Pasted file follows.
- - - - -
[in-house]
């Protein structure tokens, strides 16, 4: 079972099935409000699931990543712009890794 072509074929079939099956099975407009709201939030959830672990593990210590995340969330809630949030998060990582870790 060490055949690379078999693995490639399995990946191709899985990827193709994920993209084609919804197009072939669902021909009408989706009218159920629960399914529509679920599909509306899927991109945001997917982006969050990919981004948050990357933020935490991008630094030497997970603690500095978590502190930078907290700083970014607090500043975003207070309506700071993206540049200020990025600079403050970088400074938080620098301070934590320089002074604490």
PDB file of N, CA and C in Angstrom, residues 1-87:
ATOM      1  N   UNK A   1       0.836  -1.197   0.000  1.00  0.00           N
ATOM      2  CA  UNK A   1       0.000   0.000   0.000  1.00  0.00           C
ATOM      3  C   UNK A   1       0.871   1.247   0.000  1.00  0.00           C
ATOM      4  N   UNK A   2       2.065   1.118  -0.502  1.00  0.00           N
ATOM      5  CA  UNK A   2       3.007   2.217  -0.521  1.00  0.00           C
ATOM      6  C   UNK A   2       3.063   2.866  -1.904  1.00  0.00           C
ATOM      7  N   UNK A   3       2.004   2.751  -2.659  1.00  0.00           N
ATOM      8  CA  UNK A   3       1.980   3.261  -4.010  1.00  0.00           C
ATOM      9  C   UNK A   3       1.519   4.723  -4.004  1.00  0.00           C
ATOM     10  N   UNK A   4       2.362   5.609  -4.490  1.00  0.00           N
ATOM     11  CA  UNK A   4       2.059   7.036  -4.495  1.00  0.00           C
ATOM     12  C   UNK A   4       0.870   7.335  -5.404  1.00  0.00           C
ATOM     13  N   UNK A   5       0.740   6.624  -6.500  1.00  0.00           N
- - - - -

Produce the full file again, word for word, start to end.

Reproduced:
[in-house]
């Protein structure tokens, strides 16, 4: 079972099935409000699931990543712009890794 072509074929079939099956099975407009709201939030959830672990593990210590995340969330809630949030998060990582870790 060490055949690379078999693995490639399995990946191709899985990827193709994920993209084609919804197009072939669902021909009408989706009218159920629960399914529509679920599909509306899927991109945001997917982006969050990919981004948050990357933020935490991008630094030497997970603690500095978590502190930078907290700083970014607090500043975003207070309506700071993206540049200020990025600079403050970088400074938080620098301070934590320089002074604490």
PDB file of N, CA and C in Angstrom, residues 1-87:
ATOM      1  N   UNK A   1       0.836  -1.197   0.000  1.00  0.00           N
ATOM      2  CA  UNK A   1       0.000   0.000   0.000  1.00  0.00           C
ATOM      3  C   UNK A   1       0.871   1.247   0.000  1.00  0.00           C
ATOM      4  N   UNK A   2       2.065   1.118  -0.502  1.00  0.00           N
ATOM      5  CA  UNK A   2       3.007   2.217  -0.521  1.00  0.00           C
ATOM      6  C   UNK A   2       3.063   2.866  -1.904  1.00  0.00           C
ATOM      7  N   UNK A   3       2.004   2.751  -2.659  1.00  0.00           N
ATOM      8  CA  UNK A   3       1.980   3.261  -4.010  1.00  0.00           C
ATOM      9  C   UNK A   3       1.519   4.723  -4.004  1.00  0.00           C
ATOM     10  N   UNK A   4       2.362   5.609  -4.490  1.00  0.00           N
ATOM     11  CA  UNK A   4       2.059   7.036  -4.495  1.00  0.00           C
ATOM     12  C   UNK A   4       0.870   7.335  -5.404  1.00  0.00           C
ATOM     13  N   UNK A   5       0.740   6.624  -6.500  1.00  0.00           N